Wakefield, as in Tim.
When Dan Duquette sign Tim Wakefield to a contract, I wonder what he thought he was getting. Wakefield was the national Darling when he came up to the Pirates in 1992. He had gone 8-1 on the season, and earned MVP honors in that year’s NLCS. He was the talk of the town. The next season? Not so good. He ended up with a 6-11 record, and spent a good portion of the season in the minor leagues. That is where he spent the entire 1004 season, posting a less than mediocre 5-15 record. Clearly, the bloom had come off his rose. Maybe his trick pitch was just a fluke after all. The future was not bright. It was with that background that Duquette signed Wakefield to a minor league contract just after the start of the 1995 season. What did he think Tim would be? A player to fill out the minor league roster? A fill in if the big club needed a spot starter? Was he hoping Tim would develop into a back of the rotation guy? A ace? What was the plan? No matter what the plan was, I’m assuming he didn’t think Tim would go out there in 1995 and lead the team in wins, earned run average, and innings pitched. I’m guessing a third place finish in the Cy Young voting wasn’t on the radar either. Not too shabby.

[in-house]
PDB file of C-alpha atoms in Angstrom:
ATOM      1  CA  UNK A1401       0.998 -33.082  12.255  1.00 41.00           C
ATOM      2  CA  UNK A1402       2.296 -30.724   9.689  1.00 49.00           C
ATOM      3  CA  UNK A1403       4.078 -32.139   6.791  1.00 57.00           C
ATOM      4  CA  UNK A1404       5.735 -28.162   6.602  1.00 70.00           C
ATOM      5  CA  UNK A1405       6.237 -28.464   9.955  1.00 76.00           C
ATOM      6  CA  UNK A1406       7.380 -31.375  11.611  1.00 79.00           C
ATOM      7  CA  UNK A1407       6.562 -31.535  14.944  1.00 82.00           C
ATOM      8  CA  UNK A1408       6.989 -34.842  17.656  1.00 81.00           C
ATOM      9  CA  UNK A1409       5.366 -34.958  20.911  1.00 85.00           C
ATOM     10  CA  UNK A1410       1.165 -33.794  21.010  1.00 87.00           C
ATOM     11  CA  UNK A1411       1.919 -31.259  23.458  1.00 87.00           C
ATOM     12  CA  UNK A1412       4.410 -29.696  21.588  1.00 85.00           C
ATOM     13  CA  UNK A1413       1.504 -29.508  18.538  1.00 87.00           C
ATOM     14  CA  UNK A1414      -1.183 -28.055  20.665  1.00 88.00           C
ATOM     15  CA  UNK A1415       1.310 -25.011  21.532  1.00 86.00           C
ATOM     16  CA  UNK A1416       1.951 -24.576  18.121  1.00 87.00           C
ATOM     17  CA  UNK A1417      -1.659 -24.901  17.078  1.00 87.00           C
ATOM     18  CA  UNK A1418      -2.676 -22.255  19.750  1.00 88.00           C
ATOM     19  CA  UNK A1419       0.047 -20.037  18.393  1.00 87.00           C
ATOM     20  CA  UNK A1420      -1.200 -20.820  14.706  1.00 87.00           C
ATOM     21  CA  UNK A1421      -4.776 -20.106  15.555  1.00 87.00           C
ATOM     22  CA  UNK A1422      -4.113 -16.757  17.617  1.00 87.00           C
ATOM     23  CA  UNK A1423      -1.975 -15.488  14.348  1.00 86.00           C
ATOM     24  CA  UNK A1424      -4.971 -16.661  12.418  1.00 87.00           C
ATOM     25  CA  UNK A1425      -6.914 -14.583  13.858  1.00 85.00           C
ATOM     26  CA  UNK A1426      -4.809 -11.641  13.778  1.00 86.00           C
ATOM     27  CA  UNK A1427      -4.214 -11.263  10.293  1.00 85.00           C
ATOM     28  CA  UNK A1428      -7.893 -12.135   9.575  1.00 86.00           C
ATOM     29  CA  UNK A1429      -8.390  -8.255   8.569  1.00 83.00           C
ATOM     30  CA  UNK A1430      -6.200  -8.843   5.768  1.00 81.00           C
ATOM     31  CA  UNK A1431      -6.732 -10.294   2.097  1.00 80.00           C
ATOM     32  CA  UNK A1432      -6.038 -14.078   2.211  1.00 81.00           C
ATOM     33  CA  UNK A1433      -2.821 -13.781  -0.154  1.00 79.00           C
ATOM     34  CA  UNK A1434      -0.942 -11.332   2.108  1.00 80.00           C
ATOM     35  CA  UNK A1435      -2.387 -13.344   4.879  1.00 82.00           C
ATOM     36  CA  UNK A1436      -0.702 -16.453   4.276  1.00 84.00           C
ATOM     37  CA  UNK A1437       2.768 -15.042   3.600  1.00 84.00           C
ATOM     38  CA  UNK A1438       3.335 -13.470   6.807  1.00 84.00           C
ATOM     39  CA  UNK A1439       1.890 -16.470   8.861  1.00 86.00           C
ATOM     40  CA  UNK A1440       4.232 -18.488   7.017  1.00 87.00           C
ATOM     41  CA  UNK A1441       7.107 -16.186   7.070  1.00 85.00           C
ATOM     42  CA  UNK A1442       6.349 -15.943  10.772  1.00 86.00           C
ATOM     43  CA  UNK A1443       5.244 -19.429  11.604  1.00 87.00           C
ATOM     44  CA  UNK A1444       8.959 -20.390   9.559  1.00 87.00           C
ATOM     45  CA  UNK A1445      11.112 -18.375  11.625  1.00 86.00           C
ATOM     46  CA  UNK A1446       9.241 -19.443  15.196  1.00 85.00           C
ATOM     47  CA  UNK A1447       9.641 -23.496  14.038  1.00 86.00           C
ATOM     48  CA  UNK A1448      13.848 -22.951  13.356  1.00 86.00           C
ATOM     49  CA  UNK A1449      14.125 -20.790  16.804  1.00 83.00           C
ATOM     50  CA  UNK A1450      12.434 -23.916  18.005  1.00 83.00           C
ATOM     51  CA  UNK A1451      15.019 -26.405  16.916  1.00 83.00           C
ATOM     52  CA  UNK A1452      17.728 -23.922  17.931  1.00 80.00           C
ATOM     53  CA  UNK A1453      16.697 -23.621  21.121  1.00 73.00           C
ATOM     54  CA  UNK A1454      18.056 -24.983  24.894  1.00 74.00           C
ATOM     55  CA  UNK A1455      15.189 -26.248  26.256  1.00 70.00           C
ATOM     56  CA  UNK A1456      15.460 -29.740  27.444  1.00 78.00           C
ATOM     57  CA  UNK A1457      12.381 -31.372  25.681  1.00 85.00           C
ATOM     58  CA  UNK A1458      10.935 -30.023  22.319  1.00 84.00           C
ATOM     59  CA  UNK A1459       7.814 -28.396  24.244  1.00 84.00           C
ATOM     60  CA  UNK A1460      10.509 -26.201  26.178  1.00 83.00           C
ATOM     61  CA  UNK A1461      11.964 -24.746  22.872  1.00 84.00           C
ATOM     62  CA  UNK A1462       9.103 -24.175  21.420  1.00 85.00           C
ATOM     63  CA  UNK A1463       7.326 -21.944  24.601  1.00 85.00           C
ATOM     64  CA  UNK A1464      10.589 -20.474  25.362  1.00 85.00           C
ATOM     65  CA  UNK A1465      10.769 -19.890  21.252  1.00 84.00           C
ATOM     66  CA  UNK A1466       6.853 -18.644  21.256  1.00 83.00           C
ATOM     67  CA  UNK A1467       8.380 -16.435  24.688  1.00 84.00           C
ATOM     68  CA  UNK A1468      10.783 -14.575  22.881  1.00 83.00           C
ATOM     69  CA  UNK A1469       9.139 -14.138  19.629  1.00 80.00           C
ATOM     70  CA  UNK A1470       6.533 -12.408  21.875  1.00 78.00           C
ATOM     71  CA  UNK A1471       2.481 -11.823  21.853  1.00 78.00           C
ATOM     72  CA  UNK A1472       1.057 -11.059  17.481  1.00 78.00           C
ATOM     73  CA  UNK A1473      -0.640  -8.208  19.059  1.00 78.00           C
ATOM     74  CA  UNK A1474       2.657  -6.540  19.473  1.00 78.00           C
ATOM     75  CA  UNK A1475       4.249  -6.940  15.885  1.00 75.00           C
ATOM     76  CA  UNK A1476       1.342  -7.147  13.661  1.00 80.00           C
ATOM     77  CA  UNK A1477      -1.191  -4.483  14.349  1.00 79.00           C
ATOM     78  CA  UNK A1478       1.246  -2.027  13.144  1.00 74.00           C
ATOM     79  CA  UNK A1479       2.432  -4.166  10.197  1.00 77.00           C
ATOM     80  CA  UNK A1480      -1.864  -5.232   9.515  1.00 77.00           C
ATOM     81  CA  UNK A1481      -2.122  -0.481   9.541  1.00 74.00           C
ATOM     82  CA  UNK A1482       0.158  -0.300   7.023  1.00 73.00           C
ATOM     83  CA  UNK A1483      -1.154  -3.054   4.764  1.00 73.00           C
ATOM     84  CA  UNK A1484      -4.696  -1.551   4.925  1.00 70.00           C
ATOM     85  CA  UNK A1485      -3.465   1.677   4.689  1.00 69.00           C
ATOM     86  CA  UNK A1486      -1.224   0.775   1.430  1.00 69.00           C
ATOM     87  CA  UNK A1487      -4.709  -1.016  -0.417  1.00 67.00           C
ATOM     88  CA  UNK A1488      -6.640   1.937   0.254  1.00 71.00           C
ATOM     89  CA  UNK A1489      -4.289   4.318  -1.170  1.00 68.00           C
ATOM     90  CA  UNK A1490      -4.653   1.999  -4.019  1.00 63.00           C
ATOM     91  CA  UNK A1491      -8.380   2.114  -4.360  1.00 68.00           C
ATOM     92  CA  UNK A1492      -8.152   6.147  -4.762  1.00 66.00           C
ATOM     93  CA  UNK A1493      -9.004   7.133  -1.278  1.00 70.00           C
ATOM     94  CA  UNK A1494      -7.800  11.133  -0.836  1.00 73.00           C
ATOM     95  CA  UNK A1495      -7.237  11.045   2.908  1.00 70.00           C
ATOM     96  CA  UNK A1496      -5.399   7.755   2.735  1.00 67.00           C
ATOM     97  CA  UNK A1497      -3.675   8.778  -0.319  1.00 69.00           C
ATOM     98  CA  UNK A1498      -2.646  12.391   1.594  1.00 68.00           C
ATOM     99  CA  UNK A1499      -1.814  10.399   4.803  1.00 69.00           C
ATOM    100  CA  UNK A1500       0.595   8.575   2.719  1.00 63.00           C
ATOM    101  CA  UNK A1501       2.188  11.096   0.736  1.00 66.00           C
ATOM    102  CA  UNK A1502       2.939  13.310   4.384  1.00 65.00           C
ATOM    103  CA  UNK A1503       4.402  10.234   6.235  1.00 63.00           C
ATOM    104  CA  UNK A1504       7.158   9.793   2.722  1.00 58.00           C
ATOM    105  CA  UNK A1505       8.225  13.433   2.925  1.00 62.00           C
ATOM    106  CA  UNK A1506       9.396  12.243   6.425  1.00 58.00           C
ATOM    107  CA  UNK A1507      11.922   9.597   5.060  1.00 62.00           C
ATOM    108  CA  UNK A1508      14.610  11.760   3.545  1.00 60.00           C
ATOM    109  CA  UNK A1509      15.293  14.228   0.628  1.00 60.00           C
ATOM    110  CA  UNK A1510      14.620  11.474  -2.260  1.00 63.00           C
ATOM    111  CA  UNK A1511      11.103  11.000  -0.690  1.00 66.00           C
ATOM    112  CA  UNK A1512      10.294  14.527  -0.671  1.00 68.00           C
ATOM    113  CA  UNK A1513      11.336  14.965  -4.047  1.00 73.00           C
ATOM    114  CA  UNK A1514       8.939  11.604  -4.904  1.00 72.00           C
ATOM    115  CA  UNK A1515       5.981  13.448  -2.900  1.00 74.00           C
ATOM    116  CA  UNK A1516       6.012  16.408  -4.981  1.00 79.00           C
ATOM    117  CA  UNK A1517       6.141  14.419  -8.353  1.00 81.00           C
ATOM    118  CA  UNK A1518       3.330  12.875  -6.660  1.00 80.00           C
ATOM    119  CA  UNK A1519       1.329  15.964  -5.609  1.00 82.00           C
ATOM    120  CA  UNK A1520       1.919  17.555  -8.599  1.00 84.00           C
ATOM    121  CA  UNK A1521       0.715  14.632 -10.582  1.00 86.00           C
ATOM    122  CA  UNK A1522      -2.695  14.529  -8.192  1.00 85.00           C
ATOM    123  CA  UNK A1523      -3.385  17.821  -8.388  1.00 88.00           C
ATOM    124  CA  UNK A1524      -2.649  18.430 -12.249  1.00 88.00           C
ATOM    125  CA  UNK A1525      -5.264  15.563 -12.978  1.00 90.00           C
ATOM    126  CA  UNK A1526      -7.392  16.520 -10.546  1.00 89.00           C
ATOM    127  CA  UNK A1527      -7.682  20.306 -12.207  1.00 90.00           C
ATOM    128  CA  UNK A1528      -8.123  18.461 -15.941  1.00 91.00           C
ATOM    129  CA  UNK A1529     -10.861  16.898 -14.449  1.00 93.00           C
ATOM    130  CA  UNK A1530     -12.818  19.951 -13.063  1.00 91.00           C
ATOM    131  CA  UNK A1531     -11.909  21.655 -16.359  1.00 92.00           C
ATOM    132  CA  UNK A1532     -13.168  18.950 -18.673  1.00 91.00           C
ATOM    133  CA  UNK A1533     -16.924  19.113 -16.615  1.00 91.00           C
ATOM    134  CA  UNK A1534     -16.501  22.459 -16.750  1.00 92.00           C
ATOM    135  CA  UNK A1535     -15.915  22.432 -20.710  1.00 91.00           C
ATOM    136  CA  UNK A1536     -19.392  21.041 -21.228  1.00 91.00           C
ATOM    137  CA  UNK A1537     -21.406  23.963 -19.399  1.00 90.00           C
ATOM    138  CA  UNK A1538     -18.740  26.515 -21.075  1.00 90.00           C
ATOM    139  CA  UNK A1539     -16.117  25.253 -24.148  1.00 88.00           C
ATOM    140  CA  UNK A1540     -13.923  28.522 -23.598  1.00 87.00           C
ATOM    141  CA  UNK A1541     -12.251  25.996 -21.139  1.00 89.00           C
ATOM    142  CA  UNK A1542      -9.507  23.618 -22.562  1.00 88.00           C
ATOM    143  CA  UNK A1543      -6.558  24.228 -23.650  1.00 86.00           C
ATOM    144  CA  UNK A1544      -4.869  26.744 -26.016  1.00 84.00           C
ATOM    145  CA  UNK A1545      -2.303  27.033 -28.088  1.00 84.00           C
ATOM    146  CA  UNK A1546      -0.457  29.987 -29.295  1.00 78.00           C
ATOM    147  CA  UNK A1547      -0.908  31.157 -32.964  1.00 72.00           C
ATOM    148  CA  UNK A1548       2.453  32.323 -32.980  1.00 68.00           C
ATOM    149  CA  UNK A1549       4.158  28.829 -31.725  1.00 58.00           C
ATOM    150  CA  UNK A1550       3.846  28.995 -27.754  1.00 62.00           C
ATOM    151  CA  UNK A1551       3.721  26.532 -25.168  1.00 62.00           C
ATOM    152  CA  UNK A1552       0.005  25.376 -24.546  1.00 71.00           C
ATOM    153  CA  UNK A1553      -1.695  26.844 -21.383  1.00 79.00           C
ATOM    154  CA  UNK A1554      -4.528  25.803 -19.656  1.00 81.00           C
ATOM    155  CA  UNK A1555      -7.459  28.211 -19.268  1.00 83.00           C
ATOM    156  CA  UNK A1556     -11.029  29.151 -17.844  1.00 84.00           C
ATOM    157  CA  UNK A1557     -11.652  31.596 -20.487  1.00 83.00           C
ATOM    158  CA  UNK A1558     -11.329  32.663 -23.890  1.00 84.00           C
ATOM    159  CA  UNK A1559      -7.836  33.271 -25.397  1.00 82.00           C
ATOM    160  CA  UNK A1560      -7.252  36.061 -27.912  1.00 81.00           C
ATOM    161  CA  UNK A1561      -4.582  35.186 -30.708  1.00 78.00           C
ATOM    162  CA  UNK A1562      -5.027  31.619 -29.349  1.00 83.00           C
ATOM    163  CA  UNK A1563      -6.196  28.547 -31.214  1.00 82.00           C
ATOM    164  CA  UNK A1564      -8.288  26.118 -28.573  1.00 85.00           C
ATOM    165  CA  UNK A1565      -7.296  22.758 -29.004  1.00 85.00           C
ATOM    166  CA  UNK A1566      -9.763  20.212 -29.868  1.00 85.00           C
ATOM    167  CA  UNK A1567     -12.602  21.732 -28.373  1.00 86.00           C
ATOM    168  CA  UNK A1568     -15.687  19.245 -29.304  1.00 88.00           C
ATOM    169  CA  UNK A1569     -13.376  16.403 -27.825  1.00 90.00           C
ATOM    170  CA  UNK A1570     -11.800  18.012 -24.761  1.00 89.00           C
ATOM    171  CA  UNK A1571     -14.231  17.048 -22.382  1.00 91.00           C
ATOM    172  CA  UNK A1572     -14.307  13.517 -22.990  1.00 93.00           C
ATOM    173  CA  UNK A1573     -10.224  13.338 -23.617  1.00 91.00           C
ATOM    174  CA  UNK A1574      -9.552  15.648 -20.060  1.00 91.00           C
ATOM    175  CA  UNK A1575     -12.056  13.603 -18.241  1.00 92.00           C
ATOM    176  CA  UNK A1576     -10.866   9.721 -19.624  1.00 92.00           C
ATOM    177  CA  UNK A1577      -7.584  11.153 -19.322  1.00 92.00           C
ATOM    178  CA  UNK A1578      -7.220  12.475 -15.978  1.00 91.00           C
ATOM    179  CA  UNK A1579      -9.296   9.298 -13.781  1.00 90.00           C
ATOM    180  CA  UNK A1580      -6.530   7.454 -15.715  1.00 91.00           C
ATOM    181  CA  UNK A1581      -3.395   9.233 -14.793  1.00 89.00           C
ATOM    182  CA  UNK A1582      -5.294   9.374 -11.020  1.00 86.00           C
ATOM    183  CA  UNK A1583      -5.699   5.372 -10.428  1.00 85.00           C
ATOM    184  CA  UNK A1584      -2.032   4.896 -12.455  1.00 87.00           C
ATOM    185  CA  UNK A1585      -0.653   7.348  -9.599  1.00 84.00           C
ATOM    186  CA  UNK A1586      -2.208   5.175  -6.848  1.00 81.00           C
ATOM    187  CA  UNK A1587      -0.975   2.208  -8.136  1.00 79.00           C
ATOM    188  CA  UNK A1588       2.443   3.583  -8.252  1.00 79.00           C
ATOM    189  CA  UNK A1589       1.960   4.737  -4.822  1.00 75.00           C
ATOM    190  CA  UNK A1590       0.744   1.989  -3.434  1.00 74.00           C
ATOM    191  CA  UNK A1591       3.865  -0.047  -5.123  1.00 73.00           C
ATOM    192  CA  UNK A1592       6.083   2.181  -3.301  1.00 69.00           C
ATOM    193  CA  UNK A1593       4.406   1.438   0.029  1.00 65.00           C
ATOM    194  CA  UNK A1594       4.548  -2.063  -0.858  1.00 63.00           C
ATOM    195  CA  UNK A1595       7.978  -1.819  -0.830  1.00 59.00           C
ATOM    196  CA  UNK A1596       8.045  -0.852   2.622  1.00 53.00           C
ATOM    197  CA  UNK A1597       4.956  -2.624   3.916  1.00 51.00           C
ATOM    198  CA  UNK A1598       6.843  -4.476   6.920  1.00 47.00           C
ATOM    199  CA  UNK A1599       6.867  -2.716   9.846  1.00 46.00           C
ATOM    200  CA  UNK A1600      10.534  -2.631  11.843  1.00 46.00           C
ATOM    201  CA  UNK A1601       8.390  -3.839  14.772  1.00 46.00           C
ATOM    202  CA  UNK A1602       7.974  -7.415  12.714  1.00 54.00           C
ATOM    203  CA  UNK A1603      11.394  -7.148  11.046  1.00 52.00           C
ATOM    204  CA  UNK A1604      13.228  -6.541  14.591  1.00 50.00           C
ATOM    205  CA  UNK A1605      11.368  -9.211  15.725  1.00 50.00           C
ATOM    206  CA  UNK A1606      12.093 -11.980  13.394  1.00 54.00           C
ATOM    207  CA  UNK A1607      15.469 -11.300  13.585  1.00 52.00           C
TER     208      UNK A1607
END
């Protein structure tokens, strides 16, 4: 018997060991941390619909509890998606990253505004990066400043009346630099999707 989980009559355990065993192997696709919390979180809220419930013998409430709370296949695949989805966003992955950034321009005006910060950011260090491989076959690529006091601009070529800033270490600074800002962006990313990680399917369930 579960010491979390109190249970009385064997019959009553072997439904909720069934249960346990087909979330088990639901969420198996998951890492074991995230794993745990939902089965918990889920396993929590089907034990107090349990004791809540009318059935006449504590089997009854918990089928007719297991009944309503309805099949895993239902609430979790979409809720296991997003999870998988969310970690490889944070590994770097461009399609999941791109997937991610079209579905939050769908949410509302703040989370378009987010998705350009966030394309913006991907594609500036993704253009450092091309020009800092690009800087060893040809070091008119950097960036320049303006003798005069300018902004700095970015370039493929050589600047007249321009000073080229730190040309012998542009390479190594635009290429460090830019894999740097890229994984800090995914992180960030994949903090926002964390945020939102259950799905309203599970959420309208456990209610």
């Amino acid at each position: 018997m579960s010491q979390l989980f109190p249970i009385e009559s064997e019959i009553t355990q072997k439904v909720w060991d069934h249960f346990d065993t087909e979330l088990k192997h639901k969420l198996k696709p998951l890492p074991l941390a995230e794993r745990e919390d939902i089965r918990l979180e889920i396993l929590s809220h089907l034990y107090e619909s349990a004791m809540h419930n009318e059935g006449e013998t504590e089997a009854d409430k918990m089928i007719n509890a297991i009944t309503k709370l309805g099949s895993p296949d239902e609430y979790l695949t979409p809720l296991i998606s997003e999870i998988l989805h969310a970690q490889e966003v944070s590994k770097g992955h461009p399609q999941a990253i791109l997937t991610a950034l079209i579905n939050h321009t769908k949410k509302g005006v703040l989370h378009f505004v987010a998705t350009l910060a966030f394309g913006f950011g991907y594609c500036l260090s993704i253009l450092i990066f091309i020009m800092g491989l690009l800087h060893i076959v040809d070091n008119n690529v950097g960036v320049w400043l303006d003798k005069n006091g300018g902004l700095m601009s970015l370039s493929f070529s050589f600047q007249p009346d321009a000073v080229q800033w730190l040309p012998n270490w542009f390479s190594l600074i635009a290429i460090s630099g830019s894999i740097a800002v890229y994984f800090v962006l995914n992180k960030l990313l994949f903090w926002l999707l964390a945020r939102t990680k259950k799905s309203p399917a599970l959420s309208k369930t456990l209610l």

Of course, the story didn’t end there. Tim Wakefield is still on the team. He’s currently the longest tenured member of the team. He’s moving steadily up the ranks of all-time great Red Sox pitchers. Frankly, the only reason he’s not higher on just about every list is because the Sox keep changing his role. Imagine if he had just been a starter. Or, just a reliever. His career numbers would be even more impressive. As it stands, he’s the Red Sox career leader in games started and innings pitched. (Along with walks and losses…but we’ll ignore that) He’s second in strikeouts and games pitched, and third in wins. Not too shabby for a minor league free agent.
As a fan, I loved going to games where Wakefield was pitching. If I had a tickets to a game and it was a Pedro or Wakefield start, I was a happy camper. Pedro games meant total domination. Wakefield games? They guaranteed getting home at a reasonable time. He pitched like he had a bus to catch. It was fantastic.
My favorite Wakefield memory? There are, obviously, several. But, one has a clear-cut edge. I was able to be at Fenway when he pitched game one of the 2004 World Series. If Pedro couldn’t be on the mound, I couldn’t think of another Sox pitcher who deserved it more. He had certainly earned the right to be on the mound for the first Fenway World Series game in almost 20 years. It was also nice for me, since the day was cold and raw. The wind was blowing, and the drizzle was falling. If there was ever a time for a quick Wakefield game, it was that night. Of course, the game ended up going exactly four hours. Proof that even Wakefield can’t do it alone. But, as I sat there shivering, it was certainly comforting to see him toe the rubber in the first. It still annoys me that he couldn’t come away with the victory in a back and forth battle. But, I guess I can’t have everything.
So, as we approach the end of Tim Wakefield’s time with the Red Sox, he deserves a look back. He’s seen it all in Boston. And, we should all thank him for it.
W is for Wakefield, Tim.